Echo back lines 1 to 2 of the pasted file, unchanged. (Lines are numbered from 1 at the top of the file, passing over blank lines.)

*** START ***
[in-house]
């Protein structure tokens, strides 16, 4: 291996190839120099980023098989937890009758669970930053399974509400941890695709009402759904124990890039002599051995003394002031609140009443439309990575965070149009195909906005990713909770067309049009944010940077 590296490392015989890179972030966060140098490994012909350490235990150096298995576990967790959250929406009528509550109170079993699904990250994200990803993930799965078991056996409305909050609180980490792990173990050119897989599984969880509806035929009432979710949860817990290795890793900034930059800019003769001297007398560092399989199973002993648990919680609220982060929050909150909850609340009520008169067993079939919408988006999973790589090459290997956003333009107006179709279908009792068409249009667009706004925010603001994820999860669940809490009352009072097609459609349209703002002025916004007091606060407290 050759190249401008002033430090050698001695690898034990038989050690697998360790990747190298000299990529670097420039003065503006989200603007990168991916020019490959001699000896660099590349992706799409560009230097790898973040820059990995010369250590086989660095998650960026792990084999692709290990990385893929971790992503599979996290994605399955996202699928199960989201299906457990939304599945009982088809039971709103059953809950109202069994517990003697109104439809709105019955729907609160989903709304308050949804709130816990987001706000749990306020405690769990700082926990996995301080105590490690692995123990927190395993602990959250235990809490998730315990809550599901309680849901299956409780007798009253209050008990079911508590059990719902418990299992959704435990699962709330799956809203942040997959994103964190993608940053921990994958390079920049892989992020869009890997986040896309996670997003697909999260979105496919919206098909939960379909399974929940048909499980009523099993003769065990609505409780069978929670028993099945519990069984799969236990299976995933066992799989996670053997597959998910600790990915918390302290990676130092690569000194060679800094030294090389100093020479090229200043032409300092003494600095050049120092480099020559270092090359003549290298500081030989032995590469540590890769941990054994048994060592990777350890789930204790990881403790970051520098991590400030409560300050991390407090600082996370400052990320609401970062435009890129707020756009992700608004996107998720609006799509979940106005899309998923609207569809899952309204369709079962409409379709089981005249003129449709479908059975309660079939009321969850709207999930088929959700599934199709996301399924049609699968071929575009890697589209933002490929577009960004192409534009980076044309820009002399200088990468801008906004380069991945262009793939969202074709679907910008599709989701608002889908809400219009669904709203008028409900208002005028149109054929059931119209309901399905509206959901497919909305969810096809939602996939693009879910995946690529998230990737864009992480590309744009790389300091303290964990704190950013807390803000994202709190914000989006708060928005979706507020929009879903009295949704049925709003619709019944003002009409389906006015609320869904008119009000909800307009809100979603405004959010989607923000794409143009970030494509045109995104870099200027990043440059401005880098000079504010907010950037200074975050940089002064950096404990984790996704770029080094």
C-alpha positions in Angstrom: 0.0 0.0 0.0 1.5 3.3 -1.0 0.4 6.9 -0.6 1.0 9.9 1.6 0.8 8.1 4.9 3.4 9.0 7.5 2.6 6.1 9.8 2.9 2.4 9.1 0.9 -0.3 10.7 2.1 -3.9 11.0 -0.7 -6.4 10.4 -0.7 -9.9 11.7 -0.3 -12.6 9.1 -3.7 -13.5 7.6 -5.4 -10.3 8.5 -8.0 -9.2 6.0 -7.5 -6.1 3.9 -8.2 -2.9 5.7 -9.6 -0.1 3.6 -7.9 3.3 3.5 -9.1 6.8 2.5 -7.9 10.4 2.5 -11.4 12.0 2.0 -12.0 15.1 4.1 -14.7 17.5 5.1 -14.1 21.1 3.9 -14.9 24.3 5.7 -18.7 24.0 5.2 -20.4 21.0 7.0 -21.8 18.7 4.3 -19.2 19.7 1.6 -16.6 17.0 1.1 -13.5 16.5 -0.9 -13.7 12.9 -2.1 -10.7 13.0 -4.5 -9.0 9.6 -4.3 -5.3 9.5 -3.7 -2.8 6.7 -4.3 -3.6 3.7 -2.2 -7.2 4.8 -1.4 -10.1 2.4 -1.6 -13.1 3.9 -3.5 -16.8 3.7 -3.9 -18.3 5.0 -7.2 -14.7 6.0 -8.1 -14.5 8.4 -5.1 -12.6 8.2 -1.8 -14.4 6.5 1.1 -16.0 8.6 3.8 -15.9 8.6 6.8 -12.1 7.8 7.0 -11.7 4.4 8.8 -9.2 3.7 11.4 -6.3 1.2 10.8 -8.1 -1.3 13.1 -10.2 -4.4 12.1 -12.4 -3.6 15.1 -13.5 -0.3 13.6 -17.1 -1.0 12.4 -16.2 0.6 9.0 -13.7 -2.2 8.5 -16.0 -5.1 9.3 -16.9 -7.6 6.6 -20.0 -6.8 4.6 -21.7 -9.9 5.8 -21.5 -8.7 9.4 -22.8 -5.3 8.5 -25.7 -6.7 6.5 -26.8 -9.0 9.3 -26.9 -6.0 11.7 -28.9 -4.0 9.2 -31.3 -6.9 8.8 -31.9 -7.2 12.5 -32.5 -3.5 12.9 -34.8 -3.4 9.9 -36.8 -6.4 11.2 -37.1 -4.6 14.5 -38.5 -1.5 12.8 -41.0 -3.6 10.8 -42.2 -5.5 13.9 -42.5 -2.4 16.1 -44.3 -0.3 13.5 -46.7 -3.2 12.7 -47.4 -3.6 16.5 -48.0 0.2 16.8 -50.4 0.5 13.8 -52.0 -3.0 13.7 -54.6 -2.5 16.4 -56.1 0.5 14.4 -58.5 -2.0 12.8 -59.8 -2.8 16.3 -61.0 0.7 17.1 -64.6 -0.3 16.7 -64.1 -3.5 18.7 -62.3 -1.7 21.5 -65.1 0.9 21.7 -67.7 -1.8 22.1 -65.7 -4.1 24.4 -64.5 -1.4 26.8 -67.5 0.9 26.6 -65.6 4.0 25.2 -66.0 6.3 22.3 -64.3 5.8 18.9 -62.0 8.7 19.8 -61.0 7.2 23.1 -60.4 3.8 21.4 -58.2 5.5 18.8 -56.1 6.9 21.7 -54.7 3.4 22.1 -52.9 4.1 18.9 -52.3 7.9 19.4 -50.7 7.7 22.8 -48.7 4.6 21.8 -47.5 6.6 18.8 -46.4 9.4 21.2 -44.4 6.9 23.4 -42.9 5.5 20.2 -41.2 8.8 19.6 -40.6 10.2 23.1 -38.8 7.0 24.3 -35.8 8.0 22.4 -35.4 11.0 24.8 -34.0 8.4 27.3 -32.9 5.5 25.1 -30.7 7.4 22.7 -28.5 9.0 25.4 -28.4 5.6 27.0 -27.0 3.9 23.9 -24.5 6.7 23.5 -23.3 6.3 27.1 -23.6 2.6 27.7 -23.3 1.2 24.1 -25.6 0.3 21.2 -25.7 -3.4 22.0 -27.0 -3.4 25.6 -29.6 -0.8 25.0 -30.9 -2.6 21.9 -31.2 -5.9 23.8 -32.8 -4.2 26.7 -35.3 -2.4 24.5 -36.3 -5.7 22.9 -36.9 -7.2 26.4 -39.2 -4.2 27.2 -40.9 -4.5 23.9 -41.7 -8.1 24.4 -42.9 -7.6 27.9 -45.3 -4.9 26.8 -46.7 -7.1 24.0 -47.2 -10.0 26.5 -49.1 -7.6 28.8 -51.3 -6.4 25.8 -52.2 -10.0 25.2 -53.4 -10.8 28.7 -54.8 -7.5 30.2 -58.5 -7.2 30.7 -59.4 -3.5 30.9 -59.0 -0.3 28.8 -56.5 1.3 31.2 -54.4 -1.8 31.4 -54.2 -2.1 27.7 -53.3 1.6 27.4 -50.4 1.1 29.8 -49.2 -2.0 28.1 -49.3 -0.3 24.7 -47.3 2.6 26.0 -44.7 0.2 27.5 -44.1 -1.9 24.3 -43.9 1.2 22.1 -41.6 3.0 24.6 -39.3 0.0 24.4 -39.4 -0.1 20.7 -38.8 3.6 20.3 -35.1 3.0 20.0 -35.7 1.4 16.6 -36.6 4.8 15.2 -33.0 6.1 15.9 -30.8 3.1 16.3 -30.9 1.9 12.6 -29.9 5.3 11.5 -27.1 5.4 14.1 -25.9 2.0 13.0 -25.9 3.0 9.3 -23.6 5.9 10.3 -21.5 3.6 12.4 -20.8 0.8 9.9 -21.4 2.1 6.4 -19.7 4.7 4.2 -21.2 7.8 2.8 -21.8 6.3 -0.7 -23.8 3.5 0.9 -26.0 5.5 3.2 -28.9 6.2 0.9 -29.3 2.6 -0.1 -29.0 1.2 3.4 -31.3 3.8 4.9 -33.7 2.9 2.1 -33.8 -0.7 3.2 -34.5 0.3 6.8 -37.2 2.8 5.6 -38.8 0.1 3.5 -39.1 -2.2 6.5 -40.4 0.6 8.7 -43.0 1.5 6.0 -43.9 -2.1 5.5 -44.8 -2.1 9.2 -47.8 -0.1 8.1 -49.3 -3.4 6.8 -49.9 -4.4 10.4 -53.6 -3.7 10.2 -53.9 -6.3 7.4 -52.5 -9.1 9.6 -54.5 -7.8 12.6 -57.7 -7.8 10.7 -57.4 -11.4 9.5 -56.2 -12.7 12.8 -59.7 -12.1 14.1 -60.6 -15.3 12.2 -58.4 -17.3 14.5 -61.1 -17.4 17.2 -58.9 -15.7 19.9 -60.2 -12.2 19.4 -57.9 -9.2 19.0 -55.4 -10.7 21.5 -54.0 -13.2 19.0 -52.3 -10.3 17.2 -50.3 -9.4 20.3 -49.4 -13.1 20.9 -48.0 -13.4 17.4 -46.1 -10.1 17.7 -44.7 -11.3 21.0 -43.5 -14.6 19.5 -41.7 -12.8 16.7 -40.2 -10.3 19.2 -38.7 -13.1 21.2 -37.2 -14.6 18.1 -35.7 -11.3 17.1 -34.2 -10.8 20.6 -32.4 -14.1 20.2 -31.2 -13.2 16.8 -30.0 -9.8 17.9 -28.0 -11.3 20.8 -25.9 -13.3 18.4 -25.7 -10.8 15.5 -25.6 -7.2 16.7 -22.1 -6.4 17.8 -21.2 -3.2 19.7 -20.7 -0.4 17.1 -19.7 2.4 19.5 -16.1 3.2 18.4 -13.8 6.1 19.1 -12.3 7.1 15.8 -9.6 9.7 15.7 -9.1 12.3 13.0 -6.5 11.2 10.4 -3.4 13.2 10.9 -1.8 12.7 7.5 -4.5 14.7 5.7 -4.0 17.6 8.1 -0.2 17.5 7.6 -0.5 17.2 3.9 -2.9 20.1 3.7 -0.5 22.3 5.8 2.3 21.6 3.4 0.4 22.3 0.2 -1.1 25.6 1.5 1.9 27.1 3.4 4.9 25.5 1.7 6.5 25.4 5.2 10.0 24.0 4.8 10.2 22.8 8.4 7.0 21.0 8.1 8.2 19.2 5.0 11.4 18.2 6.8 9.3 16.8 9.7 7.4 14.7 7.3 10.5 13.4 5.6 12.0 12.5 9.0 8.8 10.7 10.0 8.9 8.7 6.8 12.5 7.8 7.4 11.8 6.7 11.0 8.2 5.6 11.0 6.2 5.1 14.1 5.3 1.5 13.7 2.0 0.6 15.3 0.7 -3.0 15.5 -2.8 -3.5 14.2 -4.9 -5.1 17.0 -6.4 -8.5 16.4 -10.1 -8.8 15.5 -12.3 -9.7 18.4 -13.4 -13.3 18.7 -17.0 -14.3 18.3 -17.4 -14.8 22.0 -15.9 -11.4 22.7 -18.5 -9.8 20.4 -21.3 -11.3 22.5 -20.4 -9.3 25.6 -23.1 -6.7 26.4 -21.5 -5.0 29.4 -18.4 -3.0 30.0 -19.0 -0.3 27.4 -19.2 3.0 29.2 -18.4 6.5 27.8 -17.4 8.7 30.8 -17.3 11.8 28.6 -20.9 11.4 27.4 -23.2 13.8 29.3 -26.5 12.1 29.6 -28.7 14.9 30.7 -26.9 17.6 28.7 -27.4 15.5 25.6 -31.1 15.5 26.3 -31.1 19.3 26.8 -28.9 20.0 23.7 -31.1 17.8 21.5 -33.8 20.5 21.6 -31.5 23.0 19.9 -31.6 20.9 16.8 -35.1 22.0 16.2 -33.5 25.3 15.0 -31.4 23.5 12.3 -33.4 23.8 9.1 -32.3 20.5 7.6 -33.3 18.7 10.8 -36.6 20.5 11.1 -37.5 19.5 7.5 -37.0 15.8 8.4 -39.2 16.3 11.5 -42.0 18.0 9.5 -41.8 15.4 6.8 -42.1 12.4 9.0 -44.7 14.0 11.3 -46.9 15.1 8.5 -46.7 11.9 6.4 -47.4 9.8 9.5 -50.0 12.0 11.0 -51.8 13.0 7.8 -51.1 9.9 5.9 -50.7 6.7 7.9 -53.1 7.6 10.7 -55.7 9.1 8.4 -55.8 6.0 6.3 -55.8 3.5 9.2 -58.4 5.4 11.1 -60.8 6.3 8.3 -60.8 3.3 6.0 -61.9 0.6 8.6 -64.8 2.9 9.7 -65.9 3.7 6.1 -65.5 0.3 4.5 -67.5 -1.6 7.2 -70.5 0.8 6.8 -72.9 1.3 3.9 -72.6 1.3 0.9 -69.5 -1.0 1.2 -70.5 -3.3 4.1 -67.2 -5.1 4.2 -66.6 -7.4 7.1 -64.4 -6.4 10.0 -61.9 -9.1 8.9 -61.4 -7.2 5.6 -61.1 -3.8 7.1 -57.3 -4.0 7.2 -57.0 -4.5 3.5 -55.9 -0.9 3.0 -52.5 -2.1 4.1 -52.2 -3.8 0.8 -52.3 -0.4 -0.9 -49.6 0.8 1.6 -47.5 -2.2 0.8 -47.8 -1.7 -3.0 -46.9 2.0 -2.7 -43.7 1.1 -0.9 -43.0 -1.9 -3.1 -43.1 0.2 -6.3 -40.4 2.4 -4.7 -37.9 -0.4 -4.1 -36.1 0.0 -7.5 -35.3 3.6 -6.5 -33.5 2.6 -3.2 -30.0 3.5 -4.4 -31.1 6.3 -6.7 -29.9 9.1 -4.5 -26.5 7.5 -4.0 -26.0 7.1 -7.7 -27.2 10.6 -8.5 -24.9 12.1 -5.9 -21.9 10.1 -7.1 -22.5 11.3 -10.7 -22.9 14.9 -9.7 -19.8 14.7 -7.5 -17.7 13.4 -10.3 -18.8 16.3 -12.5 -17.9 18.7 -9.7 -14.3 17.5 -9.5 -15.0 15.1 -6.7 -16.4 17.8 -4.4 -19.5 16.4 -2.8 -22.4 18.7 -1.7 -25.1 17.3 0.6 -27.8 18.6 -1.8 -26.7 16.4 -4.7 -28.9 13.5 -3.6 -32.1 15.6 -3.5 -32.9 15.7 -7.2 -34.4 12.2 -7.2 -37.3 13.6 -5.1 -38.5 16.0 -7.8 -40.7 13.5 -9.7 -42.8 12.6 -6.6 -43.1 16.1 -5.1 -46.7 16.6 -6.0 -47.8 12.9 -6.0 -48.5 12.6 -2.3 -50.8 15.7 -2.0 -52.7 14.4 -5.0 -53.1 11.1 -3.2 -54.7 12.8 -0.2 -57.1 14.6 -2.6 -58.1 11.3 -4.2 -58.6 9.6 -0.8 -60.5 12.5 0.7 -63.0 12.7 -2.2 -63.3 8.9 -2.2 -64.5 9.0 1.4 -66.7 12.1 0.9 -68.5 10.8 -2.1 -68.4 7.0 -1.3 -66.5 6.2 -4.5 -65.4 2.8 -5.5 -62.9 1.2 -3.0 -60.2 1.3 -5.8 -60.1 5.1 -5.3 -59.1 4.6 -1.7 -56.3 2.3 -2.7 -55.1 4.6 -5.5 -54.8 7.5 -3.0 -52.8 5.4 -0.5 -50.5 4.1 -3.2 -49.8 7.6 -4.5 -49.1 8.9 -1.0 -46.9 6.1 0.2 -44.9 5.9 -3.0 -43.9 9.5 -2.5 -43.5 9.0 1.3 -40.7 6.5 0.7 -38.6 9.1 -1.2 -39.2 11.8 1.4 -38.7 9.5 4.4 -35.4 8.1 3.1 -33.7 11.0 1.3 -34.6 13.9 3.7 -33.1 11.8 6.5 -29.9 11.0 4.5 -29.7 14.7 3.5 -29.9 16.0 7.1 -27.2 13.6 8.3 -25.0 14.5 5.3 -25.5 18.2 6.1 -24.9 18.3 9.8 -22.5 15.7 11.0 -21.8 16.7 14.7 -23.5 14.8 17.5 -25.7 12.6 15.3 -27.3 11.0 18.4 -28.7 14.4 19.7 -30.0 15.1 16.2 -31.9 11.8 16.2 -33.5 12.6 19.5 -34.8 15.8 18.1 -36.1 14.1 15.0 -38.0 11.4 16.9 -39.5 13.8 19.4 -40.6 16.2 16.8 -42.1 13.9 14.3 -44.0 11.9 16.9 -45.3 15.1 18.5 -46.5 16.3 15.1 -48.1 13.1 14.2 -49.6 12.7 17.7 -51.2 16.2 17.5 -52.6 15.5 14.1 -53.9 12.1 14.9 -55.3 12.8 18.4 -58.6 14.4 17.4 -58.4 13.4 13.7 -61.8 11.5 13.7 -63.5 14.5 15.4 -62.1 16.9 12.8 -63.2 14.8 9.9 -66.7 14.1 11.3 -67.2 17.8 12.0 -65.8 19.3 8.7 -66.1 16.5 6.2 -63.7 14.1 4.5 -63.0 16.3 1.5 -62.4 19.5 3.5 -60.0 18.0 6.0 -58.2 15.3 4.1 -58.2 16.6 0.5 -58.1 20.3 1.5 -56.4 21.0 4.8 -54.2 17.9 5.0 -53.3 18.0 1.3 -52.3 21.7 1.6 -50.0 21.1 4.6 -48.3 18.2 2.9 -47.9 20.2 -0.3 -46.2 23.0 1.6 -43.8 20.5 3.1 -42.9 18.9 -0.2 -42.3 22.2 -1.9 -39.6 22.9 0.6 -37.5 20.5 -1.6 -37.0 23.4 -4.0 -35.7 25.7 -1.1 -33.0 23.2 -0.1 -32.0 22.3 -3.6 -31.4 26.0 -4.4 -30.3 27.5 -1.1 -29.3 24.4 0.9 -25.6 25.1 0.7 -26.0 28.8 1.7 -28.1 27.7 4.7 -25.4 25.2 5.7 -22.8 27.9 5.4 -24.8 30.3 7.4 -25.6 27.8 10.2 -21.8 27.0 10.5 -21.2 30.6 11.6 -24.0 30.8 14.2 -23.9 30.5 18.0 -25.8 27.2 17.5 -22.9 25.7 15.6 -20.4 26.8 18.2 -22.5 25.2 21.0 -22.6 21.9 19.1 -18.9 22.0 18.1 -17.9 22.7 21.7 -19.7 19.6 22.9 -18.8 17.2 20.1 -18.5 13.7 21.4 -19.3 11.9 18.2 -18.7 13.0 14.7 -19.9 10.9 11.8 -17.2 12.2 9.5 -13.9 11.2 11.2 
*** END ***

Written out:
[in-house]
């Protein structure tokens, strides 16, 4: 291996190839120099980023098989937890009758669970930053399974509400941890695709009402759904124990890039002599051995003394002031609140009443439309990575965070149009195909906005990713909770067309049009944010940077 590296490392015989890179972030966060140098490994012909350490235990150096298995576990967790959250929406009528509550109170079993699904990250994200990803993930799965078991056996409305909050609180980490792990173990050119897989599984969880509806035929009432979710949860817990290795890793900034930059800019003769001297007398560092399989199973002993648990919680609220982060929050909150909850609340009520008169067993079939919408988006999973790589090459290997956003333009107006179709279908009792068409249009667009706004925010603001994820999860669940809490009352009072097609459609349209703002002025916004007091606060407290 050759190249401008002033430090050698001695690898034990038989050690697998360790990747190298000299990529670097420039003065503006989200603007990168991916020019490959001699000896660099590349992706799409560009230097790898973040820059990995010369250590086989660095998650960026792990084999692709290990990385893929971790992503599979996290994605399955996202699928199960989201299906457990939304599945009982088809039971709103059953809950109202069994517990003697109104439809709105019955729907609160989903709304308050949804709130816990987001706000749990306020405690769990700082926990996995301080105590490690692995123990927190395993602990959250235990809490998730315990809550599901309680849901299956409780007798009253209050008990079911508590059990719902418990299992959704435990699962709330799956809203942040997959994103964190993608940053921990994958390079920049892989992020869009890997986040896309996670997003697909999260979105496919919206098909939960379909399974929940048909499980009523099993003769065990609505409780069978929670028993099945519990069984799969236990299976995933066992799989996670053997597959998910600790990915918390302290990676130092690569000194060679800094030294090389100093020479090229200043032409300092003494600095050049120092480099020559270092090359003549290298500081030989032995590469540590890769941990054994048994060592990777350890789930204790990881403790970051520098991590400030409560300050991390407090600082996370400052990320609401970062435009890129707020756009992700608004996107998720609006799509979940106005899309998923609207569809899952309204369709079962409409379709089981005249003129449709479908059975309660079939009321969850709207999930088929959700599934199709996301399924049609699968071929575009890697589209933002490929577009960004192409534009980076044309820009002399200088990468801008906004380069991945262009793939969202074709679907910008599709989701608002889908809400219009669904709203008028409900208002005028149109054929059931119209309901399905509206959901497919909305969810096809939602996939693009879910995946690529998230990737864009992480590309744009790389300091303290964990704190950013807390803000994202709190914000989006708060928005979706507020929009879903009295949704049925709003619709019944003002009409389906006015609320869904008119009000909800307009809100979603405004959010989607923000794409143009970030494509045109995104870099200027990043440059401005880098000079504010907010950037200074975050940089002064950096404990984790996704770029080094």